Microsoft Outlook is familiar and reliable, but also often taken for granted. Maybe it’s time to show some added love to this communication lifeline for working and learning remotely. As a Pitt student, faculty, or staff member who regularly uses Pitt Email and Calendar, you may already know many of the basic functions Outlook has to offer. But here are some other features worth exploring that can enhance your now long-distance relationship with this handy app.
Always on Time
Be honest. You read emails as soon as you get a notification, even if it’s 10 pm—and you usually reply immediately, even if you’re doing something else. Timing is everything. Being work-polite means sending emails during work hours, no matter how fluid the traditional workday becomes.
If you want to write an email when inspiration strikes, schedule the delivery so it gets to your recipient’s inbox when it should. To schedule an email: start a new message, go to the Options tab, and select Delay Delivery. Then set the delivery date and time. You can also adjust other settings, like importance level, receipt options, reply recipients, and security settings.
Leaves You Little Notes
It’s frustrating having to constantly flip between your notes app, Post-It notes, and online resources. Instead, use Outlook’s easy notepad function. To make a quick note, press CTRL+SHIFT+ N and write whatever you want. To find your notes later, select the three-dot icon, and then Notes. From here, you can create folders to organize and view your notes. Other features include forwarding notes as an attachment, color-code organizing, and a Groups option that lets you share and collaborate your notes with other users.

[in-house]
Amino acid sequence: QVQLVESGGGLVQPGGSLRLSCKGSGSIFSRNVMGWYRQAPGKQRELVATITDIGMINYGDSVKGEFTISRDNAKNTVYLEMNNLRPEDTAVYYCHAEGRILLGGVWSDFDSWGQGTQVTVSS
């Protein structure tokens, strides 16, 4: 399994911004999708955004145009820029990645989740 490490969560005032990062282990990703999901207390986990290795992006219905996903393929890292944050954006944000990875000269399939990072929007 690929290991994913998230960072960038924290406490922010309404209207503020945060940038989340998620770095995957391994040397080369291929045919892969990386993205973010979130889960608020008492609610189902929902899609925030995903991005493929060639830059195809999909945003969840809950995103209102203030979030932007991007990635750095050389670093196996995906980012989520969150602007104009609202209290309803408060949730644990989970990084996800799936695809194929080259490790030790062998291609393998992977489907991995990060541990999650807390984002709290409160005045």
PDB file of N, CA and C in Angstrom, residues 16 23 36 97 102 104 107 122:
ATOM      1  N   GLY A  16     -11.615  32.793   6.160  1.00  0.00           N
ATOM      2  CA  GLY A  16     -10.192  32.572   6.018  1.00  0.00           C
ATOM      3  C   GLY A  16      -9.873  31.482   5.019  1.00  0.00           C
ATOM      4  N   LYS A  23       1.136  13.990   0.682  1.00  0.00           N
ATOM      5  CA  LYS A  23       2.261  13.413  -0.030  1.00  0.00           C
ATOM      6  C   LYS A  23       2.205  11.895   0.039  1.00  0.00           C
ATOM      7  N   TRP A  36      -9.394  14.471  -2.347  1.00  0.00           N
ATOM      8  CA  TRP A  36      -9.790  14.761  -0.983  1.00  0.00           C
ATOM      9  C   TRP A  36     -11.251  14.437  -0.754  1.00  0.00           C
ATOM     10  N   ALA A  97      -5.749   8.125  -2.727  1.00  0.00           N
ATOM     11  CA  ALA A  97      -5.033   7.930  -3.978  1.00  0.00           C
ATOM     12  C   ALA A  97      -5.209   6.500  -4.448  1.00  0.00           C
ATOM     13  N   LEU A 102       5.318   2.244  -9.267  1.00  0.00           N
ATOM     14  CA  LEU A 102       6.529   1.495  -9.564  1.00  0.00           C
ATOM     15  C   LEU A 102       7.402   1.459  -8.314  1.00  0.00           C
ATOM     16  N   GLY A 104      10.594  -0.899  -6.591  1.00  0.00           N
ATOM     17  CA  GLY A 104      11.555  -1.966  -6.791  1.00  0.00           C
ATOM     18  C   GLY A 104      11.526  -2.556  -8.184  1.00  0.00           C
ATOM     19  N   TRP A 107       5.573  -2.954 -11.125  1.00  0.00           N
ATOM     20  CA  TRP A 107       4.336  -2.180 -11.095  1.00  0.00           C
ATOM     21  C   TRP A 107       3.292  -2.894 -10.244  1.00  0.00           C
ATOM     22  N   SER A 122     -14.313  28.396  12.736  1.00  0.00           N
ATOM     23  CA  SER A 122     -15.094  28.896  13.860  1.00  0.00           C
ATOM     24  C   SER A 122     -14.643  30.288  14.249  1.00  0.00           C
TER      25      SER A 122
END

Good at Planning
A completely virtual work and school life means lots of notifications and a chock-full inbox. Outlook has endless ways to organize your inbox to help you stay sane. To bring some order to those hundreds of emails, you can create folders. Select New Folder from the Folders tab, and name it after a person, project, team, subject matter, or whatever your heart desires.
Respects Your Boundaries
To set some organizational ground rules, go to the Home tab and choose Rules > Manage Rules & Alerts > New Rule. Creating rules allows you to move messages to folders automatically based on keywords, sender, or groups. To stay on top of things, you can even set up automatic flagging, enable mobile notifications, and configure your alerts to play a specific sound when certain people email you.
Gets Along with Your Family
Outlook helps you make a good first impression with a professional email signature. To edit your signature, go to File > Options > Mail > Signatures. Experiment with different fonts. You can insert URL links, upload a business card, or include professional associations and accreditations.
Out of town? Taking a brain break? Go to File > Automatic Replies to set up a response that lets people know where and when you can be reached. The time range controls when the notification is sent.
If you're working on something time-sensitive, you can give other users access to your calendar and/or messages. If you have project-based folders and rules, you can give your designee access to just that folder. Just right-click on a folder and select Properties > Permissions > Add. Search your address book to pick users, and then choose Add and OK. Select the user’s name and specify their viewing, creating, and editing permissions. When you’re done, click Apply!
When you accidentally send an email that you wish you could take back, Outlook can save the day. Open the message from the Sent folder, then click on More Move Actions > Recall This Message from the Move section of the ribbon. You can either delete the email or replace it with a different message.
If the recipients haven’t read it yet, they will be notified that the message has been recalled, but won’t be able to access it. If they’ve already read it, they’ll have to accept your request to delete it from their inbox.
Open your eyes to these great features, and take your relationship with Outlook to the next level!
—Tabitha Barnes, Pitt IT Student Blogger